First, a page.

On the correctness of electronic documents: studying, finding, and localizing inconsistency bugs in PDF readers and files
Electronic documents are widely used to store and share information such as bank statements, contracts, articles, maps and tax information. Many different applications exist for displaying a given electronic document, and users rightfully assume that documents will be rendered similarly independently of the application used. However, this is not always the case, and these inconsistencies, regardless of their causes—bugs in the application or the file itself—can become critical sources of miscommunication. In this paper, we present a study on the correctness of PDF documents and readers. We start by manually investigating a large number of real-world PDF documents to understand the frequency and characteristics of cross-reader inconsistencies, and find that such inconsistencies are common—13.5% PDF files are inconsistently rendered by at least one popular reader. We then propose an approach to detect and localize the source of such inconsistencies automatically. We evaluate our automatic approach on a large corpus of over 230 K documents using 11 popular readers and our experiments have detected 30 unique bugs in these readers and files. We also reported 33 bugs, some of which have already been confirmed or fixed by developers.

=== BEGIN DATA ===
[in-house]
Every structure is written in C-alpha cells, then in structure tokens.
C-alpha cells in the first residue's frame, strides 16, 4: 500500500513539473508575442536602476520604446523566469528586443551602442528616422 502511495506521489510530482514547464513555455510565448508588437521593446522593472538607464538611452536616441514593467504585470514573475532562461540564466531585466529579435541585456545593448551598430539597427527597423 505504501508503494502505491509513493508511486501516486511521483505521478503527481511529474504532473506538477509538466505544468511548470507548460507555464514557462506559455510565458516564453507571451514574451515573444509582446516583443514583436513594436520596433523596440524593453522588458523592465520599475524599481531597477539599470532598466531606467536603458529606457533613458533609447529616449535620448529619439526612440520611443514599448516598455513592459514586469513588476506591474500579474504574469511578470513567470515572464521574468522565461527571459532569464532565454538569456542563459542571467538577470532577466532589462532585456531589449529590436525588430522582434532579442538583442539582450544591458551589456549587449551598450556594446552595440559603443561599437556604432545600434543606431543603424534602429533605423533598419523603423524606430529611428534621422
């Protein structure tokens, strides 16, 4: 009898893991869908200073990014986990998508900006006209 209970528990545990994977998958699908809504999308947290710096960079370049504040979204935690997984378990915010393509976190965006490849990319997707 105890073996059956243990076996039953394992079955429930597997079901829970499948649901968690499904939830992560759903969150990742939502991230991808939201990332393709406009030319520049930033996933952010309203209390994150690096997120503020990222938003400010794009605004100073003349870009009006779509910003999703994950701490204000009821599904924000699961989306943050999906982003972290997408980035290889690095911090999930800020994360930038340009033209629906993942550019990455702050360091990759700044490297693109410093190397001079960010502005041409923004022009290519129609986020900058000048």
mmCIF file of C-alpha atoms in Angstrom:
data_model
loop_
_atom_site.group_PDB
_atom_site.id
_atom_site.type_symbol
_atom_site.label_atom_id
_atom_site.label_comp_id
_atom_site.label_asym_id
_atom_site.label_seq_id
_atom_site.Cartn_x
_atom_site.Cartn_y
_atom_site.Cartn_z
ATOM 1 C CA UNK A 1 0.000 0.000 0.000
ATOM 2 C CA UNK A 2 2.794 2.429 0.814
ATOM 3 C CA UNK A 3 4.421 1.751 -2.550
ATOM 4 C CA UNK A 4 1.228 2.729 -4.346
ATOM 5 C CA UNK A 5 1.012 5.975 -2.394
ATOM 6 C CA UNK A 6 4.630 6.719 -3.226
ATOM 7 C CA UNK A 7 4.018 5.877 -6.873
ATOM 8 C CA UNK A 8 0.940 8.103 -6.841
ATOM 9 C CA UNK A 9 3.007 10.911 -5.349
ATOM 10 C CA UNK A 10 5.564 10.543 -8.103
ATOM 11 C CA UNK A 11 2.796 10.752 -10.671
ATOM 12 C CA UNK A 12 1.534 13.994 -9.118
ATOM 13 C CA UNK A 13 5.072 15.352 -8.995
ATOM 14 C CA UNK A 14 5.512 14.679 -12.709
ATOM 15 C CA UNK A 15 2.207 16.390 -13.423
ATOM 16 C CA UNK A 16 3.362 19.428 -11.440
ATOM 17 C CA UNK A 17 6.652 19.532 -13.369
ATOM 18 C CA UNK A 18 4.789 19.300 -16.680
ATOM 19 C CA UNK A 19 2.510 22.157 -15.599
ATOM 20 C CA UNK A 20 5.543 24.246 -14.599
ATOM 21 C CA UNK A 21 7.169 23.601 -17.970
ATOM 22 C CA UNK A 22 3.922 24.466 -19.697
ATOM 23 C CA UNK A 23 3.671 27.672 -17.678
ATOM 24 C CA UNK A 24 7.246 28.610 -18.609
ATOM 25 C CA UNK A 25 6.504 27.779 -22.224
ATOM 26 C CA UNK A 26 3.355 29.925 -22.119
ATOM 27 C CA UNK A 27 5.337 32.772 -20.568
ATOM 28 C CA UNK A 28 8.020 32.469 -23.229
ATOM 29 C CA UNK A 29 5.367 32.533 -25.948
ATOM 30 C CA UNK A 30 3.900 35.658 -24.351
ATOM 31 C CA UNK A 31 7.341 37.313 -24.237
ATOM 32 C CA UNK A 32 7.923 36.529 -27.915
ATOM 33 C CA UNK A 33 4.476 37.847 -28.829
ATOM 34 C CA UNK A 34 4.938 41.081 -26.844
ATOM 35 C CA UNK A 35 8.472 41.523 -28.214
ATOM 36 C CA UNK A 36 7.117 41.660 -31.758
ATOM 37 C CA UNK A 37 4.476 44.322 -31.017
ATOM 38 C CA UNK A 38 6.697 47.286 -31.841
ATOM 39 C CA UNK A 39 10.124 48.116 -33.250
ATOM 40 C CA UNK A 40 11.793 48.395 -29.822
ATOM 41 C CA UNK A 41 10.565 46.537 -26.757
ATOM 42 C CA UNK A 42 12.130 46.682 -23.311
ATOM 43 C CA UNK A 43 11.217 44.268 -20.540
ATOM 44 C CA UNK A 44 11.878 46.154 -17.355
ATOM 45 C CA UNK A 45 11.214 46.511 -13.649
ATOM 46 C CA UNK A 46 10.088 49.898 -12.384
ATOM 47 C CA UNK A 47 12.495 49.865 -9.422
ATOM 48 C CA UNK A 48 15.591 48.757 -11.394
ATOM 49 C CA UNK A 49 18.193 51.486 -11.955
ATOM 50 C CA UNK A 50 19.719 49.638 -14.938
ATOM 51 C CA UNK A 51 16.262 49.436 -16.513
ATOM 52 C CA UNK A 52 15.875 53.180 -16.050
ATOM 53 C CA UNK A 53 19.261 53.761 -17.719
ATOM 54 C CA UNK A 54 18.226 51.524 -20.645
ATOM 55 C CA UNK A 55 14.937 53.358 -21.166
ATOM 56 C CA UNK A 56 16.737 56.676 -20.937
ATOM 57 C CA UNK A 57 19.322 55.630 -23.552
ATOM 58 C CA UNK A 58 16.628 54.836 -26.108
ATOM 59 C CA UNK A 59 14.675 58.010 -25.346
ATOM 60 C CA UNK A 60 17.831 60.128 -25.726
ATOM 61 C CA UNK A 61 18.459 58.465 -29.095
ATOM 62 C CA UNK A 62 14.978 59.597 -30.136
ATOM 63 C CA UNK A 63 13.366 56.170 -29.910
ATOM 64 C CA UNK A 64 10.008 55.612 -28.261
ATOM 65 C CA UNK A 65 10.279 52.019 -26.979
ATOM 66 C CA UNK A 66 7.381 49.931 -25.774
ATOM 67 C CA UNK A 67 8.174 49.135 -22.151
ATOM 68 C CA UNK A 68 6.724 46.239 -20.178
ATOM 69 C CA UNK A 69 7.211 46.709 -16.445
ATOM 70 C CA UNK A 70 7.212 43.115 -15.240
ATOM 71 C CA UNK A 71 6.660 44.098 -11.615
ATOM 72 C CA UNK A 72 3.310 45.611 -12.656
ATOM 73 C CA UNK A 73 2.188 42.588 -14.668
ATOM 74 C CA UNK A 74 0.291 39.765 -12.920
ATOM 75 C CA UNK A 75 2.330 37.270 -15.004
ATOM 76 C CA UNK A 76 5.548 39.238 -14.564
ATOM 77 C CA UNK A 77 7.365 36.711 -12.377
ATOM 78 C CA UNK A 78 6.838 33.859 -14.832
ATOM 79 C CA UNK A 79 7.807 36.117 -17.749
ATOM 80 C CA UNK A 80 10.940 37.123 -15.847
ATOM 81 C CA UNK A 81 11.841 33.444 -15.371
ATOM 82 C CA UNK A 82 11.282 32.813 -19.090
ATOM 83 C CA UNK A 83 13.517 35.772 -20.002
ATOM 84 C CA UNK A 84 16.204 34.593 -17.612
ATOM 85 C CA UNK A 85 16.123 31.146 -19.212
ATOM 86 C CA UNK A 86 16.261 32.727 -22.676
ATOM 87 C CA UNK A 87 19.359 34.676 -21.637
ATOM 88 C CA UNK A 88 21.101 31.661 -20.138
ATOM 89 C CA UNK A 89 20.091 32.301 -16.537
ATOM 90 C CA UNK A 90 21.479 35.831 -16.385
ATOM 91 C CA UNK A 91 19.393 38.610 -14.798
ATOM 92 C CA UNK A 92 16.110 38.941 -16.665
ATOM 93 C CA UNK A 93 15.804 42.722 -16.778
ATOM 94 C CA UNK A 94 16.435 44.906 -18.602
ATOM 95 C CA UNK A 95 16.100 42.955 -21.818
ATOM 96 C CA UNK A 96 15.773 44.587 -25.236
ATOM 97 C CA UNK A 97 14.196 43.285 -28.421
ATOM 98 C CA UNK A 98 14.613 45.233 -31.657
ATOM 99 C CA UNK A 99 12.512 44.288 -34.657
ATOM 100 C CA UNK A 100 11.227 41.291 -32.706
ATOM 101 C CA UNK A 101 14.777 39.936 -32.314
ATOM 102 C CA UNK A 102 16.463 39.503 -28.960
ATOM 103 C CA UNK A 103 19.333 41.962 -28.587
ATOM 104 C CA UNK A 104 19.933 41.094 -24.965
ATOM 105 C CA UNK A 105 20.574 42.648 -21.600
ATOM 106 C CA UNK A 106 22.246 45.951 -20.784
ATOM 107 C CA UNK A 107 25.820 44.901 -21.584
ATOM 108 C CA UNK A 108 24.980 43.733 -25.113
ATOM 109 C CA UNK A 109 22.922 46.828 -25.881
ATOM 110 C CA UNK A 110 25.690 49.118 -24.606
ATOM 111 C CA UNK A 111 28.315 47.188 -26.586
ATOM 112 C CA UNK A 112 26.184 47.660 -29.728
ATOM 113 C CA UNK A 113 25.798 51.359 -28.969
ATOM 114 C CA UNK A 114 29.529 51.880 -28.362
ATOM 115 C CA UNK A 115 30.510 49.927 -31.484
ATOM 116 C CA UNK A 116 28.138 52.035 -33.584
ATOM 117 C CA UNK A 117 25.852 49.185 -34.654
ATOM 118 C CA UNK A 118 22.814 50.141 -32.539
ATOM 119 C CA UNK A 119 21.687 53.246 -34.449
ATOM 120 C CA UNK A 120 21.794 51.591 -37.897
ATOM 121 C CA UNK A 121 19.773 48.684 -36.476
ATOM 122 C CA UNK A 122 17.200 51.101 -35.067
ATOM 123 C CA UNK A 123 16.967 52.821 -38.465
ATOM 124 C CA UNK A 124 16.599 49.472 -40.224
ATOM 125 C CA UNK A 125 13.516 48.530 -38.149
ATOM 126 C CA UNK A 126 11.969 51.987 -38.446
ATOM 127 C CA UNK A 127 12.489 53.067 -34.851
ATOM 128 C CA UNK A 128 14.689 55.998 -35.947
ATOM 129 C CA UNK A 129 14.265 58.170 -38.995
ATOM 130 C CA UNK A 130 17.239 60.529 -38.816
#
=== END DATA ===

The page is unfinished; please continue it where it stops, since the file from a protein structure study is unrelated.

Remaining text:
Thu 8 NovDisplayed time zone: Guadalajara, Mexico City, Monterrey change
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|On the correctness of electronic documents: studying, finding, and localizing inconsistency bugs in PDF readers and files
Tomasz Kuchta , Thibaud Lutellier , Edmund Wong , Lin Tan University of Waterloo , Cristian Cadar Imperial College LondonDOI
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